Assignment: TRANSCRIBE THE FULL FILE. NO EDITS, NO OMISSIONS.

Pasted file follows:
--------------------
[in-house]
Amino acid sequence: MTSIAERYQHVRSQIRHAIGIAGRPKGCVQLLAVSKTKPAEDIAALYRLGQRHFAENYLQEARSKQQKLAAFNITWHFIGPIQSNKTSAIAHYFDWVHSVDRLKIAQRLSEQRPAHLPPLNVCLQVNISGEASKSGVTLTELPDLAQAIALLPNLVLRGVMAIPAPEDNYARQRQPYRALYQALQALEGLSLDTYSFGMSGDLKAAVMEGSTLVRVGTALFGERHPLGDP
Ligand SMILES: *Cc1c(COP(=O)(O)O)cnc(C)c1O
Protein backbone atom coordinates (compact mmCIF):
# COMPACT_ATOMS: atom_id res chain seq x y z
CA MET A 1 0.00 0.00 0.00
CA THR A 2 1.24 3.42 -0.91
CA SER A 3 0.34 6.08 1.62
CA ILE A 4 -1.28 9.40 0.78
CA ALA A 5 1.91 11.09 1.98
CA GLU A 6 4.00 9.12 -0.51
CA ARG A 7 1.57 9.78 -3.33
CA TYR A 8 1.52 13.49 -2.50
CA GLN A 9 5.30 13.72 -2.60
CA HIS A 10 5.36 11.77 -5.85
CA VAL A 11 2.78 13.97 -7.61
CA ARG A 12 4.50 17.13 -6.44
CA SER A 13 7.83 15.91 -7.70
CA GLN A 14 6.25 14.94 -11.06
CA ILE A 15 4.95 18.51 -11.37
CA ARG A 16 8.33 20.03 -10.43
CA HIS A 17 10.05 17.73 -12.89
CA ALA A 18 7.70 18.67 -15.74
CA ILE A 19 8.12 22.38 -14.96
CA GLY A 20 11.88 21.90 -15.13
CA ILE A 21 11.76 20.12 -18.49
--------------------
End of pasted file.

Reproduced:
[in-house]
Amino acid sequence: MTSIAERYQHVRSQIRHAIGIAGRPKGCVQLLAVSKTKPAEDIAALYRLGQRHFAENYLQEARSKQQKLAAFNITWHFIGPIQSNKTSAIAHYFDWVHSVDRLKIAQRLSEQRPAHLPPLNVCLQVNISGEASKSGVTLTELPDLAQAIALLPNLVLRGVMAIPAPEDNYARQRQPYRALYQALQALEGLSLDTYSFGMSGDLKAAVMEGSTLVRVGTALFGERHPLGDP
Ligand SMILES: *Cc1c(COP(=O)(O)O)cnc(C)c1O
Protein backbone atom coordinates (compact mmCIF):
# COMPACT_ATOMS: atom_id res chain seq x y z
CA MET A 1 0.00 0.00 0.00
CA THR A 2 1.24 3.42 -0.91
CA SER A 3 0.34 6.08 1.62
CA ILE A 4 -1.28 9.40 0.78
CA ALA A 5 1.91 11.09 1.98
CA GLU A 6 4.00 9.12 -0.51
CA ARG A 7 1.57 9.78 -3.33
CA TYR A 8 1.52 13.49 -2.50
CA GLN A 9 5.30 13.72 -2.60
CA HIS A 10 5.36 11.77 -5.85
CA VAL A 11 2.78 13.97 -7.61
CA ARG A 12 4.50 17.13 -6.44
CA SER A 13 7.83 15.91 -7.70
CA GLN A 14 6.25 14.94 -11.06
CA ILE A 15 4.95 18.51 -11.37
CA ARG A 16 8.33 20.03 -10.43
CA HIS A 17 10.05 17.73 -12.89
CA ALA A 18 7.70 18.67 -15.74
CA ILE A 19 8.12 22.38 -14.96
CA GLY A 20 11.88 21.90 -15.13
CA ILE A 21 11.76 20.12 -18.49